on 12 January 2014
I received this book today and I love it so far! It collects Prisoners of Time Volumes 1, 2 and 3 and follows the Doctor through all (at the time) eleven of his incarnations with a common threat linking each of them together. The plot of the book is clever and the resolution is satisfying, it's a shame it can never be made into a tv story! I find the writers and artists have done well to capture the mannerisms of each Doctor although sometimes they may say or do something a little out of character. The only Doctor who appears (visually) a little strange is the 8th Doctor, the artist hasn't really captured Paul McGann's likeness in the same way the others have which is a shame but doesn't spoil the story. As all Doctors up to the (at the time) current eleventh incarnation are featured, this reminds me very much of "The Forgotten", another multi-doctor story giving them each their own chance shine. I particularly like the arc running throughout the book, it links the stories together but doesn't feel like too much as sometimes arc-heavy storylines can detract from the individual stories or episodes. The hardback presentation of this book is very nice and the summaries of each Doctor at the end of each chapter offer a brief insight into their respective eras. A fitting tribute in the 50th anniversary year!
on 24 January 2014
This hardback collection of all 12 issues of IDW's Doctor Who:Prisoners Of Time is quite frankly a fantastic celebration of the time travelling madman with a box.
The format is fairly simple, each issue focuses solely on one of the 11 incarnations of the Doctor - issue 1 William Hartnell, Issue 2 Patrick Troughton and so on. Whilst the issues consist on the whole of stand alone stories each installment ends with a cliffhanger. The danger with this approach is that it runs the risk of becoming a bit tiresome as the series progresses - fortunately the writers obviously thought of this and there are gradually introduced developments along the way.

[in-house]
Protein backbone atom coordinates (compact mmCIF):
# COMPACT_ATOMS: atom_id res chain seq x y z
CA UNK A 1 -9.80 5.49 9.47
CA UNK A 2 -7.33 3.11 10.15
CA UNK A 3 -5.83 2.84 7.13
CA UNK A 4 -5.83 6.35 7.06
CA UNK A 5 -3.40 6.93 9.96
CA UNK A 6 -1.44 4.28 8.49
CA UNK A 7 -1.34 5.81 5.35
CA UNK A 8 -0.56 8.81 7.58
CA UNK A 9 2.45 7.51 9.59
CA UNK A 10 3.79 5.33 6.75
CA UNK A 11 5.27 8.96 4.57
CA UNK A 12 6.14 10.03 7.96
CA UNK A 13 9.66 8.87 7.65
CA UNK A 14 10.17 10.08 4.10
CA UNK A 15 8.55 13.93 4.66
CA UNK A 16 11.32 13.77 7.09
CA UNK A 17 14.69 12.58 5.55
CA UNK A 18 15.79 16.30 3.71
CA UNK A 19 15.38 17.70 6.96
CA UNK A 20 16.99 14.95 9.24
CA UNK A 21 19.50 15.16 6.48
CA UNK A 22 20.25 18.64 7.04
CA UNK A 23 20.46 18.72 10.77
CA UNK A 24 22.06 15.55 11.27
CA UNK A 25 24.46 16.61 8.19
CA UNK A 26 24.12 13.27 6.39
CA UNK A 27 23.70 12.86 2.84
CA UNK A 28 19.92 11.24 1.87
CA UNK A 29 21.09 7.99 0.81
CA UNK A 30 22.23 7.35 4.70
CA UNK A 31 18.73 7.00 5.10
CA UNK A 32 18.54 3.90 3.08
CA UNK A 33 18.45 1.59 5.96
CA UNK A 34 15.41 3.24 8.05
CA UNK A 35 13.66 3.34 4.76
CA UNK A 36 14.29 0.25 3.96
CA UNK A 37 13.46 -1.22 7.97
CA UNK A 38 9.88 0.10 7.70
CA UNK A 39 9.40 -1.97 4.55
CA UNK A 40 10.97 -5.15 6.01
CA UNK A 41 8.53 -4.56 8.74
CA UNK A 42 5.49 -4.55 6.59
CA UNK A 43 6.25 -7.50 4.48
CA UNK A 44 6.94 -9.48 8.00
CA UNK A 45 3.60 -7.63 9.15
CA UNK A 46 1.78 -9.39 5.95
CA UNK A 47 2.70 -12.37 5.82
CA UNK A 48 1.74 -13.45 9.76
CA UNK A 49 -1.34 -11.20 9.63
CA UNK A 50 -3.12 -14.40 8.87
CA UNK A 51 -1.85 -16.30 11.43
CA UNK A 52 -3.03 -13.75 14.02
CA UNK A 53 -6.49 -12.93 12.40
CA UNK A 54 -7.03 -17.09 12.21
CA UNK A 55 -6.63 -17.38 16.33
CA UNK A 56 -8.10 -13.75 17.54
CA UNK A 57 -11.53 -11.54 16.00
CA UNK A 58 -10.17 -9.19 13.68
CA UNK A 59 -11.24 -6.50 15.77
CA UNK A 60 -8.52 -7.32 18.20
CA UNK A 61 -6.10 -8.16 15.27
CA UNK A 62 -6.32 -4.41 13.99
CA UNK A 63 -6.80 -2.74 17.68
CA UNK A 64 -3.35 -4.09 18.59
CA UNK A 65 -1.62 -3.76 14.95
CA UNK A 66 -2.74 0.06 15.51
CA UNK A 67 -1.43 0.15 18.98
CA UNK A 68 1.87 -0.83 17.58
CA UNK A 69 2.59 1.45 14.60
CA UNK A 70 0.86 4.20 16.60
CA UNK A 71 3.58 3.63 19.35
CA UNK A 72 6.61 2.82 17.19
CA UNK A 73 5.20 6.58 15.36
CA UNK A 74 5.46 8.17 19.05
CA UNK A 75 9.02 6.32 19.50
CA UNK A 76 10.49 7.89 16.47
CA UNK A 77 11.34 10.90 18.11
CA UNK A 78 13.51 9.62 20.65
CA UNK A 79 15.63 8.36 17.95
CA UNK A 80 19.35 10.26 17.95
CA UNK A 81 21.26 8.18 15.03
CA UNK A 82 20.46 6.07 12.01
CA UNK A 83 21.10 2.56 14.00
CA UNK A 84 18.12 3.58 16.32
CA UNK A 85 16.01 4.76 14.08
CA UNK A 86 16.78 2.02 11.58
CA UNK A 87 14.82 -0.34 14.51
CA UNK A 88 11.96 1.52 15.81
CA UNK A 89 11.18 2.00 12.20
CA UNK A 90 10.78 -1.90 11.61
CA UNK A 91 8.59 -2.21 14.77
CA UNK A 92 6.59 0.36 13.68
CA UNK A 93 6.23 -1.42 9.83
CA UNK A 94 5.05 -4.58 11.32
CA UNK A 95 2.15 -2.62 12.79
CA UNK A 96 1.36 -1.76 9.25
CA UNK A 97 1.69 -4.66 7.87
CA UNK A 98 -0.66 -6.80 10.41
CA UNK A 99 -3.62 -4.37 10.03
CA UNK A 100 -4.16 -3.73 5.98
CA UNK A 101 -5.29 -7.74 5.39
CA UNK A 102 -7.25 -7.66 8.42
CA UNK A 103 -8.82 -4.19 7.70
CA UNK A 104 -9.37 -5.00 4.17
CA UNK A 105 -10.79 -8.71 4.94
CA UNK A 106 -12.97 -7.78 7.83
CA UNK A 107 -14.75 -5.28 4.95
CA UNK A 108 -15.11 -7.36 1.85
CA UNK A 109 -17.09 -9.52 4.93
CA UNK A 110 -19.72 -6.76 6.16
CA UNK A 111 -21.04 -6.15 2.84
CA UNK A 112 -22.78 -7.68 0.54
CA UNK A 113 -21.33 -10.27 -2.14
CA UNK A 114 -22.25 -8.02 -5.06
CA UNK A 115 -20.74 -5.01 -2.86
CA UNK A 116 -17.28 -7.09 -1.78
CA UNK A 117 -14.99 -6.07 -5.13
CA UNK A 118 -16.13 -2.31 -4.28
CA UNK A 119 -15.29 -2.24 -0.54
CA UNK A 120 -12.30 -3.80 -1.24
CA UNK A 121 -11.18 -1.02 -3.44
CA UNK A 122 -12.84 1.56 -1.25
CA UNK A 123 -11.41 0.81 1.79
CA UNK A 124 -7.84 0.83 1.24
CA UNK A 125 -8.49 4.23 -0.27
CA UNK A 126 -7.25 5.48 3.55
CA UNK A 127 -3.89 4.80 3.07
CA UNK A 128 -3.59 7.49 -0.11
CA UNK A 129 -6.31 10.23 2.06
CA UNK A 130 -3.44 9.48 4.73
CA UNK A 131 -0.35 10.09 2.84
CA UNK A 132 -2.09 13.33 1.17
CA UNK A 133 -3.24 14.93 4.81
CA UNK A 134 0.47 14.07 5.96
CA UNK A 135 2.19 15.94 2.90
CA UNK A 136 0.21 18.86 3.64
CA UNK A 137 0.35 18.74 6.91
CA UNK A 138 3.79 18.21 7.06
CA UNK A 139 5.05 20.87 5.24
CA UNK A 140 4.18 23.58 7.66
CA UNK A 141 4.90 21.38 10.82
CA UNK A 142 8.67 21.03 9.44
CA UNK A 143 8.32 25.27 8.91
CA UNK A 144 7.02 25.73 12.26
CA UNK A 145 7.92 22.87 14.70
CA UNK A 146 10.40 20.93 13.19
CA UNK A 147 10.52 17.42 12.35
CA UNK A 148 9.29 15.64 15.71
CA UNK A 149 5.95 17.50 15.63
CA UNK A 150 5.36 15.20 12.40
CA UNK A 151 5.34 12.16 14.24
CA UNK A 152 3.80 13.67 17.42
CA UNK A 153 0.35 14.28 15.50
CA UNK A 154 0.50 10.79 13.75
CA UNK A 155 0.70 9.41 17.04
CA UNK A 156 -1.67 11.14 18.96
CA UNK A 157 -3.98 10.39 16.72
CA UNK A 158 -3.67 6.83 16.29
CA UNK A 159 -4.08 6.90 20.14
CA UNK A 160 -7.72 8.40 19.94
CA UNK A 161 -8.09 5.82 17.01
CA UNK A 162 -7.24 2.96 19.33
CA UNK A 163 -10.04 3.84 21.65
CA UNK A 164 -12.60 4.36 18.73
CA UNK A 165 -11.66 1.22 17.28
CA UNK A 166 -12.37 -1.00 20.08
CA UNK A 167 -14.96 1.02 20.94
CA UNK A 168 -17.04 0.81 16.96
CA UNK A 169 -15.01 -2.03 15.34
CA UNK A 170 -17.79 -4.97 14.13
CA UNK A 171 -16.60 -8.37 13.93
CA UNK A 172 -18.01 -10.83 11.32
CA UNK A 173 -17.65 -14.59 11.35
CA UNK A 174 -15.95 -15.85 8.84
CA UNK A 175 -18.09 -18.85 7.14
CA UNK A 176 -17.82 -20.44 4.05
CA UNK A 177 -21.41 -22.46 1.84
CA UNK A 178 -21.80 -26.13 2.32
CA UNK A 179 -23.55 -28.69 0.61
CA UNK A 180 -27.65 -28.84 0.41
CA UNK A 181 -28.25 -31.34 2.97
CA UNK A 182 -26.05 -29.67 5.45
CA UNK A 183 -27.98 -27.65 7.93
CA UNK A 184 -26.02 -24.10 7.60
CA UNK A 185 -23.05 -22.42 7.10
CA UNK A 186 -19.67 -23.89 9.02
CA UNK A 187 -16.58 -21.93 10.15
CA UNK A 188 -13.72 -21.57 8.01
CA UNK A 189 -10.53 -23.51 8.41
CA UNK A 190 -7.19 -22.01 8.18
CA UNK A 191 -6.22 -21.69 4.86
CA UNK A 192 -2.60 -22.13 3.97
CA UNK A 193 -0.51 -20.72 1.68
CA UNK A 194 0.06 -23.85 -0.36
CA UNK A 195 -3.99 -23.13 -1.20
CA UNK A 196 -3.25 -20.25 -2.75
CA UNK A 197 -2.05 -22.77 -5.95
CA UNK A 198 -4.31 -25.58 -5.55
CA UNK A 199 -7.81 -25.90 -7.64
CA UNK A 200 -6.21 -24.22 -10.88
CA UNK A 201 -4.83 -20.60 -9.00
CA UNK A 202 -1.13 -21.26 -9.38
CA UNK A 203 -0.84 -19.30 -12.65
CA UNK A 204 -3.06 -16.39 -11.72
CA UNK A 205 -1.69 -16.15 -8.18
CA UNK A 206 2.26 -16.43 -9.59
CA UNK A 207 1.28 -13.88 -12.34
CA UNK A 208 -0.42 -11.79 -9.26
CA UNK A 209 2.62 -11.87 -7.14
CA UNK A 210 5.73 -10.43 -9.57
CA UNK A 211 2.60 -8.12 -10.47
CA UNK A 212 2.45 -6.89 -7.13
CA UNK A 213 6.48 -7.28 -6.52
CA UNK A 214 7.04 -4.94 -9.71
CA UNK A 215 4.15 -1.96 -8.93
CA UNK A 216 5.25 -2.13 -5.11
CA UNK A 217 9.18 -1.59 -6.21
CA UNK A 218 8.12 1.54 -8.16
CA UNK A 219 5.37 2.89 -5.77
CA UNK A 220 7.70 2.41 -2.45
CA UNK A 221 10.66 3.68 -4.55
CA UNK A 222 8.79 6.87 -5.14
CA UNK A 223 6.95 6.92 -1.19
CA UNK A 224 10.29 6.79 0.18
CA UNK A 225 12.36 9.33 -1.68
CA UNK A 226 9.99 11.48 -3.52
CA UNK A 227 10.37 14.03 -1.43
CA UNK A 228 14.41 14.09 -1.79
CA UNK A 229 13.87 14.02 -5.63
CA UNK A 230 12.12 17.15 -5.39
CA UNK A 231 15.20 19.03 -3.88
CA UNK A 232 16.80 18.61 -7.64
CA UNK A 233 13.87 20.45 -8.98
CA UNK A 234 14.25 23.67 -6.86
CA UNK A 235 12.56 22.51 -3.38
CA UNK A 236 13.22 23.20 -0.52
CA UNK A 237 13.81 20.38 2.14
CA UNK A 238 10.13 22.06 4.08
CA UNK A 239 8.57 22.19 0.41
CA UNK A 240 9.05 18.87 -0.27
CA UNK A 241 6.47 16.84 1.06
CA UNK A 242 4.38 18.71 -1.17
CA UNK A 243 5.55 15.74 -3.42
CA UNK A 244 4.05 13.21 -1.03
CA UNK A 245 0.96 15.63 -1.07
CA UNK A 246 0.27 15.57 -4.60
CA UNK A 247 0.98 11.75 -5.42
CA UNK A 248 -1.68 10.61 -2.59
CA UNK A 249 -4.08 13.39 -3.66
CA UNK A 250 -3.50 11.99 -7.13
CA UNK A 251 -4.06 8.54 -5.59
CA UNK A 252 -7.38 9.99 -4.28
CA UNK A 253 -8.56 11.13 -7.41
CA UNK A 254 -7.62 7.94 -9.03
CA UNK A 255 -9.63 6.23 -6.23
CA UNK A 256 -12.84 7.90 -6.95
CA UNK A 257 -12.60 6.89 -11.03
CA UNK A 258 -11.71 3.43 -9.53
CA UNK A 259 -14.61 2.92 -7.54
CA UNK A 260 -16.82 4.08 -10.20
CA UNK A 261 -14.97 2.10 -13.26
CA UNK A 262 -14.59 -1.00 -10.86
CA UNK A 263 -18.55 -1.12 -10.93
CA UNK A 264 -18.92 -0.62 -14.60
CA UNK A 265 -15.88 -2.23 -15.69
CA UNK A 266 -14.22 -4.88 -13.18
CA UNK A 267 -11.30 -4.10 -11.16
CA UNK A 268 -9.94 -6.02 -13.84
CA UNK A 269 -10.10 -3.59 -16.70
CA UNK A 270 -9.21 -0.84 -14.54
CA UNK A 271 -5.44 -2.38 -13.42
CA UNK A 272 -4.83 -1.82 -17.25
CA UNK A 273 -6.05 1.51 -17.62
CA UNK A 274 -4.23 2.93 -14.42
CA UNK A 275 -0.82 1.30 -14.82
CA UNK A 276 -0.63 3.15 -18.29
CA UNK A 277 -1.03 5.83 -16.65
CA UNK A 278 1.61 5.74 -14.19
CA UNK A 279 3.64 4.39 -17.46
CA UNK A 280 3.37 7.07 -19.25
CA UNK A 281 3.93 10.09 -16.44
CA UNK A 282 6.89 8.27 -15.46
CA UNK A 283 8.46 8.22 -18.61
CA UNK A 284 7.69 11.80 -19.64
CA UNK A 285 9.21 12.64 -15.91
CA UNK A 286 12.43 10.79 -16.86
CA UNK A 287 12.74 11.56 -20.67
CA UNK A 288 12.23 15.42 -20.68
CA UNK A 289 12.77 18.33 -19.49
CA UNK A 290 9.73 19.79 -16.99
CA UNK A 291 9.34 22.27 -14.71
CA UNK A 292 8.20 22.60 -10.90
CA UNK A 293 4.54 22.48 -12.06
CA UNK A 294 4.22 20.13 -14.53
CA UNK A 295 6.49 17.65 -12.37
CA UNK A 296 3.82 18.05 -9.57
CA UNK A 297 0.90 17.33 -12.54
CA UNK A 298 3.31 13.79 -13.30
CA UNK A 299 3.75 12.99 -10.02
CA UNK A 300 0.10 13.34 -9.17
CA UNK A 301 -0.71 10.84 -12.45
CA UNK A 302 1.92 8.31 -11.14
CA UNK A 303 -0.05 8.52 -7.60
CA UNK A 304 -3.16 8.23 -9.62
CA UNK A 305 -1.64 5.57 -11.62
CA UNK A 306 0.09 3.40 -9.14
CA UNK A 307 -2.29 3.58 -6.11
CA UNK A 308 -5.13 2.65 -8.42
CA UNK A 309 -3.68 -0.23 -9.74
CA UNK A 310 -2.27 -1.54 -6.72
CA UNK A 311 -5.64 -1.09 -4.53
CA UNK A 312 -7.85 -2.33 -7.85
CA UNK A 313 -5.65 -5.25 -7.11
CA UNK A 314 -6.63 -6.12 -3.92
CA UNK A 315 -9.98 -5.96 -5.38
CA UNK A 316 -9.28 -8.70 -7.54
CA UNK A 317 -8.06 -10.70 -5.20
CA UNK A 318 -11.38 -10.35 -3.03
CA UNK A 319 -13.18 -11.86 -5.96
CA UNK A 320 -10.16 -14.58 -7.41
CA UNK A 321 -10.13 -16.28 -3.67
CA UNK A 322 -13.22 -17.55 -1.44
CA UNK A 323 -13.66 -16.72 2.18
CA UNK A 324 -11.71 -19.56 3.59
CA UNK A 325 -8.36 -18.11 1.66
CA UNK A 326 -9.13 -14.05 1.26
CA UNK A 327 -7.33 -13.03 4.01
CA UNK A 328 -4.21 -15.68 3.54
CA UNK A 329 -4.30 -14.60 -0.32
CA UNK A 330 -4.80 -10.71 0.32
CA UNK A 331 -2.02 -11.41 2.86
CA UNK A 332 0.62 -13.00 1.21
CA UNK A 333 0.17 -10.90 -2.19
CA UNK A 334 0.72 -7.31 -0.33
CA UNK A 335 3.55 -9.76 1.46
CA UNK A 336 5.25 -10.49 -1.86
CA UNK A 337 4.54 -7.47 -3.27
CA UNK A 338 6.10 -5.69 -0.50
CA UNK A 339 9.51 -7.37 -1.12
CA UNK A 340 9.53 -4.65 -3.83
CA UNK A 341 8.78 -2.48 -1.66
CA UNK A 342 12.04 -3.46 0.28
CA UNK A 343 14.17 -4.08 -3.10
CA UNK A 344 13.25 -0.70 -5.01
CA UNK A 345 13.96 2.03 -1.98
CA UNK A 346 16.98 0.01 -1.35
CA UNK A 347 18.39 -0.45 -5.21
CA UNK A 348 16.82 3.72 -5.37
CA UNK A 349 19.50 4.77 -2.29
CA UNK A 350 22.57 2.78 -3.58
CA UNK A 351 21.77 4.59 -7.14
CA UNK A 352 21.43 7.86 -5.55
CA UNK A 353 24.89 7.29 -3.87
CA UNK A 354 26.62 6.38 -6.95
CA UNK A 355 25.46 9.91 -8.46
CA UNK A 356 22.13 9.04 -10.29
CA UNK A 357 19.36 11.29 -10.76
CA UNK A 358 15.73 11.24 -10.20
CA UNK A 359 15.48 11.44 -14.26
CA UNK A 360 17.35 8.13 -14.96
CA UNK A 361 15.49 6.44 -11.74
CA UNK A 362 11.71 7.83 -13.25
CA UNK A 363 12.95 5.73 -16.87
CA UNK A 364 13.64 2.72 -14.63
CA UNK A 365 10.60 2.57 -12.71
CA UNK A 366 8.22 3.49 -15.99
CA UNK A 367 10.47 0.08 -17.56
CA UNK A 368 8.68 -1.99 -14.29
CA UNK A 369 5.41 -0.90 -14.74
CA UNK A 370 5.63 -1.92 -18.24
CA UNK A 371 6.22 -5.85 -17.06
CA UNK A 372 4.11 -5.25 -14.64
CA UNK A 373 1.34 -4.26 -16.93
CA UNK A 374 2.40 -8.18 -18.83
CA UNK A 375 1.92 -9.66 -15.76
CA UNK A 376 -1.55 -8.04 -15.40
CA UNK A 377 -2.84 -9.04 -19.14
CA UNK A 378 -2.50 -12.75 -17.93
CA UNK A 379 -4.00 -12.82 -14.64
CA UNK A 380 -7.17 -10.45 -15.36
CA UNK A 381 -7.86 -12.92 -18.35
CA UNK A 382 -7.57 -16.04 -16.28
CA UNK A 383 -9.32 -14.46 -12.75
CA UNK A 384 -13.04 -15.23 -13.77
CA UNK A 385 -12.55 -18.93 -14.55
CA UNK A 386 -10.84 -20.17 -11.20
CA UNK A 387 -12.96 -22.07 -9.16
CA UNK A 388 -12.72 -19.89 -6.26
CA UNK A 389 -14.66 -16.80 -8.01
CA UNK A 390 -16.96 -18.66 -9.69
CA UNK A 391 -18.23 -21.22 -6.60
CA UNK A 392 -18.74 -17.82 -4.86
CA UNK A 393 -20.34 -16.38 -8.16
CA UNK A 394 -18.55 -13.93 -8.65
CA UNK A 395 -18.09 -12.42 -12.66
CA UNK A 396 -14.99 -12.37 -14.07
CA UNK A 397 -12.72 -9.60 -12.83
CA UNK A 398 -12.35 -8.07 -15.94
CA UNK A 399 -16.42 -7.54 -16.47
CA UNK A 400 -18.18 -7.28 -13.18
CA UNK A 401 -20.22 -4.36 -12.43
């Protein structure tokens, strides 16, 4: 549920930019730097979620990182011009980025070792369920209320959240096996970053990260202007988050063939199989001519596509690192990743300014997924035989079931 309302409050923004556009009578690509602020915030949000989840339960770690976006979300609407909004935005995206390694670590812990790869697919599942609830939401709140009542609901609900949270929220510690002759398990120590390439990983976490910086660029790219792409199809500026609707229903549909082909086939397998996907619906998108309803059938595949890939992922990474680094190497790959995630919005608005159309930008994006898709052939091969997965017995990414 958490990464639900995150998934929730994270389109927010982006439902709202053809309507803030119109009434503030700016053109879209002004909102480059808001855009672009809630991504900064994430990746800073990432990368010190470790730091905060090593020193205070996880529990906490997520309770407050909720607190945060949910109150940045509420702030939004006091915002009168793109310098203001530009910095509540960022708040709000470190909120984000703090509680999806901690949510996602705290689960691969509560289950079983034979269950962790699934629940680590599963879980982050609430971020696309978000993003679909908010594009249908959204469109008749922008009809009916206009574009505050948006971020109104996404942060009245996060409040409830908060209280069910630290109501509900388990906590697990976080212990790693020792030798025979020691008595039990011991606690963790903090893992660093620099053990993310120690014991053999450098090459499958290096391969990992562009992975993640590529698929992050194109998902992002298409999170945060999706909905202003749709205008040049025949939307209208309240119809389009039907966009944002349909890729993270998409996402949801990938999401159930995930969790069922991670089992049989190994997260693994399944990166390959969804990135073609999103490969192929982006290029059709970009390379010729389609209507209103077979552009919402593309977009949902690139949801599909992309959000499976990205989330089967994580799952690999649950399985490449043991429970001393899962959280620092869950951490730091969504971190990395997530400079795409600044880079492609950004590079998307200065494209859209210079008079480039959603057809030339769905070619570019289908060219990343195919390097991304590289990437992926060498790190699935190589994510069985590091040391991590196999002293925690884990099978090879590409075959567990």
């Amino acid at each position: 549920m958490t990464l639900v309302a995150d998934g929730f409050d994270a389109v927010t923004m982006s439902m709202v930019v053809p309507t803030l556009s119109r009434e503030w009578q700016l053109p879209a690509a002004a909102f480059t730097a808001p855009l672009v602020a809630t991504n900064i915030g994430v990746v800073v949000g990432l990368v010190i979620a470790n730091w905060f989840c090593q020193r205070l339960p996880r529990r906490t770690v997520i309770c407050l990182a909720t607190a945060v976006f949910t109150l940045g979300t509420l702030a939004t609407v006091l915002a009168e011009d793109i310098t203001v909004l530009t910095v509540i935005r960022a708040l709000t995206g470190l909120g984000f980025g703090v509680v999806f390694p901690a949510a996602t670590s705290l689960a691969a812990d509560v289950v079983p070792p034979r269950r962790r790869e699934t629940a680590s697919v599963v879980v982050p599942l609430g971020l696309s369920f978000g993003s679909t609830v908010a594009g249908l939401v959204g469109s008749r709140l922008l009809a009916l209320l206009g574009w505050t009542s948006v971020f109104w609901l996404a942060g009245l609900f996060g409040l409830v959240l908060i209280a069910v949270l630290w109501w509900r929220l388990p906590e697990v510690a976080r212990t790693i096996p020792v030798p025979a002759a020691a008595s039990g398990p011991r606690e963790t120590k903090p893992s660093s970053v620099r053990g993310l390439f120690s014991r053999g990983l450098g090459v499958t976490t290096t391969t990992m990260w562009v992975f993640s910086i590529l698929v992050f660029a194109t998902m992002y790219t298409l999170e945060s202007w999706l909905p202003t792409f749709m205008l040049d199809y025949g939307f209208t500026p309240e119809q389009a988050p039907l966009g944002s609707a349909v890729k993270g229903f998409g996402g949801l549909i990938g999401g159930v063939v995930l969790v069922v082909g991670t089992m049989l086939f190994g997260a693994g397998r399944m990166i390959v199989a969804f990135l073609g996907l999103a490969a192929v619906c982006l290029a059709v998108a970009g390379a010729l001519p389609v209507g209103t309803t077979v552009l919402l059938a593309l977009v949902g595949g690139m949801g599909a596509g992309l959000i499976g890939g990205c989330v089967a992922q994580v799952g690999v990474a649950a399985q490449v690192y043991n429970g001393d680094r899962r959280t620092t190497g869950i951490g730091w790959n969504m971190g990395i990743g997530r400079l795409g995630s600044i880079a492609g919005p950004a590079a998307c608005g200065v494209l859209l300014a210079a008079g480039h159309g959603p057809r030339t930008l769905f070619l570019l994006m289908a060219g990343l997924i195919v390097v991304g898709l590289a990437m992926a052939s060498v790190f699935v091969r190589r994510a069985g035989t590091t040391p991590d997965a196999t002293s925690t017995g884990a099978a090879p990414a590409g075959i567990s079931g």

Without spoiling to much the basic story involves a mysterious hooded figure who is attacking the various versions of the Doctor across his life-span and kidnapping his companions (this usually follows the main adventure of each issue). Surprisingly the villain is unmasked in Issue 9 although to explain why would give the game away (maybe I just did?!)
It is only the 11th Doctor who doesn't get his own standalone tale. It is his job to take the reader to the finale of the piece in Issue 12.
I would rate the chapters/issues in order of favourites as follows:-
Issue 3 - my favourite. This 3rd Doctor tale captures the feel of a 70's adventure perfectly with UNIT figuring heavily.
Issue 9 - the revelation, at last!
Issue 10 - the 10th Doctor visiting 1950's Hollywood and encountering an old foe of the 2nd Doc.
Issue 11 - fills in all the gaps, Matt Smith style!
Issue 7 - an atmospheric tale set in Scotland.
Issue 6 - appearance by an old foe who plays a key role in the overall arc. Cameo by the 10th Doctor.
Issue 1 - good introduction to the event.
Issue 2 - 2nd Doctor, Jamie and Zoe - with Ice Warriors!
Issue 5 - my favourite TARDIS crew from classic Who but this story didn't grip me.
Issue 4 - didn't blow me away. Enough said!
Issue 8 - okay tale however I didn't like the artwork.
An excellent collection.
on 30 March 2014
What an amazing and epic story. I liked how each episode keeps wanting me to know more. As each episode progressed the more the villain revealed his or herself. and when that villain was revealed it was a completely unexpected but plausible surprise. I have been enjoying IDW Doctor Who publications since its birth and this anniversary edition exceeded all expectations. I enjoyed the artist version of the Doctors and I welcome the their artistic impression of the actors that portrayed them. But for die hard fans, in my opinion the drawing of the 2nd, 10th and 11th Doctor were the most accurate.
I thoroughly recommend this book to any Doctor Who fan from 6 to 60 years old and beyond!
on 12 May 2014
My first Doctor Who comic book and what a lovely way to start. It covers all the Doctors up to 11 (apart from the War Doctor) and celebrates their little eccentricities. We meet loads of companions and "monsters" and everyone is drawn skilfully. Also, the actual enemy is a clever choice, not one you would expect to reappear.
All in all, a great way to celebrate 50 years of our good Doctor and an entertaining read.